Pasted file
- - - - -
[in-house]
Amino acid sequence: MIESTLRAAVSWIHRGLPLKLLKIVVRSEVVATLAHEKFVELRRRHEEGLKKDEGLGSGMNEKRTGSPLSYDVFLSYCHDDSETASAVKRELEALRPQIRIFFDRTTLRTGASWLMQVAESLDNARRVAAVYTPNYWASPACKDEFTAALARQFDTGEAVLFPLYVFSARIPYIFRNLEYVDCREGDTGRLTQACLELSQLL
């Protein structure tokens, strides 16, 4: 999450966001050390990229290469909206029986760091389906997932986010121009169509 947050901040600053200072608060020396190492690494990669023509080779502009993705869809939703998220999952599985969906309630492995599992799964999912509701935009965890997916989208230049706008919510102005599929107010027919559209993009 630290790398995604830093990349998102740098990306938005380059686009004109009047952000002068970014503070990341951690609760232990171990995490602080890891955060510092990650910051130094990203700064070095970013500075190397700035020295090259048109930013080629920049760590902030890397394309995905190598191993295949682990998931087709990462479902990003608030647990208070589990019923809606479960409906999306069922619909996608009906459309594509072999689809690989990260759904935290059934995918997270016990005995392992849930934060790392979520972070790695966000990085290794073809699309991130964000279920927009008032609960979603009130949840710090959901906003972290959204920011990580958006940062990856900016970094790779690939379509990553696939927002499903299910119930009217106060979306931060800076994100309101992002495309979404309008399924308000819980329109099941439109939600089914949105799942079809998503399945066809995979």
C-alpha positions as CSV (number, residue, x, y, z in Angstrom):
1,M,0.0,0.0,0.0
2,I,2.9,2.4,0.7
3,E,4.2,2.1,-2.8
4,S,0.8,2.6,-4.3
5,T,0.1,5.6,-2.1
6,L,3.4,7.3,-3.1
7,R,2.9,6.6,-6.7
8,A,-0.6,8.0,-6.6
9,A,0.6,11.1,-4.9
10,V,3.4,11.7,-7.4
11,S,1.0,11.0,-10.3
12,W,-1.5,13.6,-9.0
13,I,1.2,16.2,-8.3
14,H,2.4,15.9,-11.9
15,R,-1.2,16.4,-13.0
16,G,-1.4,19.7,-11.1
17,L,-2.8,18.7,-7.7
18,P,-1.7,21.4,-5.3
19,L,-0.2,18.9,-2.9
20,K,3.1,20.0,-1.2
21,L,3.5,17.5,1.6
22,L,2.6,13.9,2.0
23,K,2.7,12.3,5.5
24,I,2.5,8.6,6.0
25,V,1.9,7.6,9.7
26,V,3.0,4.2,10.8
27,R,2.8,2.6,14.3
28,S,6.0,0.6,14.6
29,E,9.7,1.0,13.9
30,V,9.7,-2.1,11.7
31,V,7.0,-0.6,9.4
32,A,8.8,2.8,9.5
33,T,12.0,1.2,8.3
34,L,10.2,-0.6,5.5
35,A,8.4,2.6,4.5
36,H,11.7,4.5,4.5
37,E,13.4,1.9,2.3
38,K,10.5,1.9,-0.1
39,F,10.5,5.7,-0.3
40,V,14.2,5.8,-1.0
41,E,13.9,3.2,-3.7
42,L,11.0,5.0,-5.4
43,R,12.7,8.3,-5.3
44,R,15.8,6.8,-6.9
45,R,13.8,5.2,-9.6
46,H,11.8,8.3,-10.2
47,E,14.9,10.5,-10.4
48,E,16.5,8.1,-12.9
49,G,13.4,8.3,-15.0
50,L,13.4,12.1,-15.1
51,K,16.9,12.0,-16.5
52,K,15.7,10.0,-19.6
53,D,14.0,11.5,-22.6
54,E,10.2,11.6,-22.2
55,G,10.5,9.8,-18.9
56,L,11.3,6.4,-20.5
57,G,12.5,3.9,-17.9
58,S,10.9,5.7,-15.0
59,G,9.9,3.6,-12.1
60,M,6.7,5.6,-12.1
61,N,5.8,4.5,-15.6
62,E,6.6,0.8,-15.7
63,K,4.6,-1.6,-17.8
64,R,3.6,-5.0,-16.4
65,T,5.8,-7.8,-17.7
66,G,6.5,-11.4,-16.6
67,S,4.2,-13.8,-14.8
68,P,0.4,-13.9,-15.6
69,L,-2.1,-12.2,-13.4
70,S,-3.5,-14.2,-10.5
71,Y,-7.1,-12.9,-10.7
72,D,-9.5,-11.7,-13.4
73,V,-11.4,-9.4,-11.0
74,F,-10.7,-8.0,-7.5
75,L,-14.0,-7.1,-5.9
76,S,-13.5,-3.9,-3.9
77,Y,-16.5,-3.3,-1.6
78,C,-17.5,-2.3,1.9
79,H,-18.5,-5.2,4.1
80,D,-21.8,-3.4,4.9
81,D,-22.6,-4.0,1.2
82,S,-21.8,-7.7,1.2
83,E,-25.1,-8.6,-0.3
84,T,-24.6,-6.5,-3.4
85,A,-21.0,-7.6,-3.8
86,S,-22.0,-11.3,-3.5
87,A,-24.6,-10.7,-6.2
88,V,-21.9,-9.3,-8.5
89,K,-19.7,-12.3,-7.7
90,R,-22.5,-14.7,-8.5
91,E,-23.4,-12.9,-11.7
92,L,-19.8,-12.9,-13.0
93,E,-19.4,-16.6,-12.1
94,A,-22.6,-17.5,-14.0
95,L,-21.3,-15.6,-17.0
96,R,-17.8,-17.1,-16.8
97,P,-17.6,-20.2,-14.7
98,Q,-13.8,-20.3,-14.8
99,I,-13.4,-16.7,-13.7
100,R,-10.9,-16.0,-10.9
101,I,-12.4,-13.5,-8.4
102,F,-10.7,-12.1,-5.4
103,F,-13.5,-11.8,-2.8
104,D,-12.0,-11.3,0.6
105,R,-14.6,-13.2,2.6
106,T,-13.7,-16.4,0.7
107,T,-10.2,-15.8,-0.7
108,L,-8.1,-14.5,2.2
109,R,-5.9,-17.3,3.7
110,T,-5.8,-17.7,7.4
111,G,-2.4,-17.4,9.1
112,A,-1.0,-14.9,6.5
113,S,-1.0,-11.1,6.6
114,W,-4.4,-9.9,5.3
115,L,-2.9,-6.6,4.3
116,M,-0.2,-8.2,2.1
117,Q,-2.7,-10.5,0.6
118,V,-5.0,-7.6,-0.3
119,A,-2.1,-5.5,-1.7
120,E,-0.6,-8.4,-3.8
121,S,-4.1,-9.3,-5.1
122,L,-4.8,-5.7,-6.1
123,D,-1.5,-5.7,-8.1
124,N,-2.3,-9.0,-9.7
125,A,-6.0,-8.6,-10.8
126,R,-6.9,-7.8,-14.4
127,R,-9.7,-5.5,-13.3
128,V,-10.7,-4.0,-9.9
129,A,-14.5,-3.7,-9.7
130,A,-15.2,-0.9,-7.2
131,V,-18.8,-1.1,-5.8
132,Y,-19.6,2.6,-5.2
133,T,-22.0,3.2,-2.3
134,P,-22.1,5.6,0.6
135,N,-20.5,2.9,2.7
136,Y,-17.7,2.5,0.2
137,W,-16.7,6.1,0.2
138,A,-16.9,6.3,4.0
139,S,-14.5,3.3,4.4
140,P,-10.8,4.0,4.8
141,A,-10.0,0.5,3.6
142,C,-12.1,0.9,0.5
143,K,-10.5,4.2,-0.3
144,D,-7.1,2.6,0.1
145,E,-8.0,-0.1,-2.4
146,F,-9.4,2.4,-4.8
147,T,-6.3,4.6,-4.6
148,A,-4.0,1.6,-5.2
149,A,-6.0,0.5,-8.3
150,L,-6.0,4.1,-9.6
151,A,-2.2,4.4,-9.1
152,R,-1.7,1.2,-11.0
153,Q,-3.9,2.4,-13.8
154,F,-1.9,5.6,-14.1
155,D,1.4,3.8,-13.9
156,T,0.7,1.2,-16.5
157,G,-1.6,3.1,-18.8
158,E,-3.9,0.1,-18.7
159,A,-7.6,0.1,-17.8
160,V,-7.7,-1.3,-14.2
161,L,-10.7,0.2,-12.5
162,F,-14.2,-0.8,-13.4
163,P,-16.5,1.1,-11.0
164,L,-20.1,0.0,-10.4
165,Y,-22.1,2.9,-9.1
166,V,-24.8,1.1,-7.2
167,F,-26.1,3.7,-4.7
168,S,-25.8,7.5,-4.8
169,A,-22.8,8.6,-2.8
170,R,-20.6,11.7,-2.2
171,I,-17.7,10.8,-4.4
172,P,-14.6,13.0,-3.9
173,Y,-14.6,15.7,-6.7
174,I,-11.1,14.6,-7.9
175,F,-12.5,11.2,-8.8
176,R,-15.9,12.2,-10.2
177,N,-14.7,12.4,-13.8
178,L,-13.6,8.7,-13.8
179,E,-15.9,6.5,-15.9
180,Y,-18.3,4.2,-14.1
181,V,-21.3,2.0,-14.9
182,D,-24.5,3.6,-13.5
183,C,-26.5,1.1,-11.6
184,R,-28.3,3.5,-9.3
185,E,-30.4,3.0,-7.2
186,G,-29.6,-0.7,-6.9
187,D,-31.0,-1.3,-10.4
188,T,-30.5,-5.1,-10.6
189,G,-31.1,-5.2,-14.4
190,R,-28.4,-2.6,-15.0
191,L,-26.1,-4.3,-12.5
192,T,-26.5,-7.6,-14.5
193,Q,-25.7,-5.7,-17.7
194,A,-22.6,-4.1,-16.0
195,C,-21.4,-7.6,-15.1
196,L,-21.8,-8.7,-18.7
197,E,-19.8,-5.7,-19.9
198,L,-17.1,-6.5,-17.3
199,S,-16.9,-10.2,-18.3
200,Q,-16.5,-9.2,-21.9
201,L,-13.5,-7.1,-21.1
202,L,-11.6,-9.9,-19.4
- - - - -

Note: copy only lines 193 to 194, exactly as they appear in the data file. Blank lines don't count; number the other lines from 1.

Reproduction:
189,G,-31.1,-5.2,-14.4
190,R,-28.4,-2.6,-15.0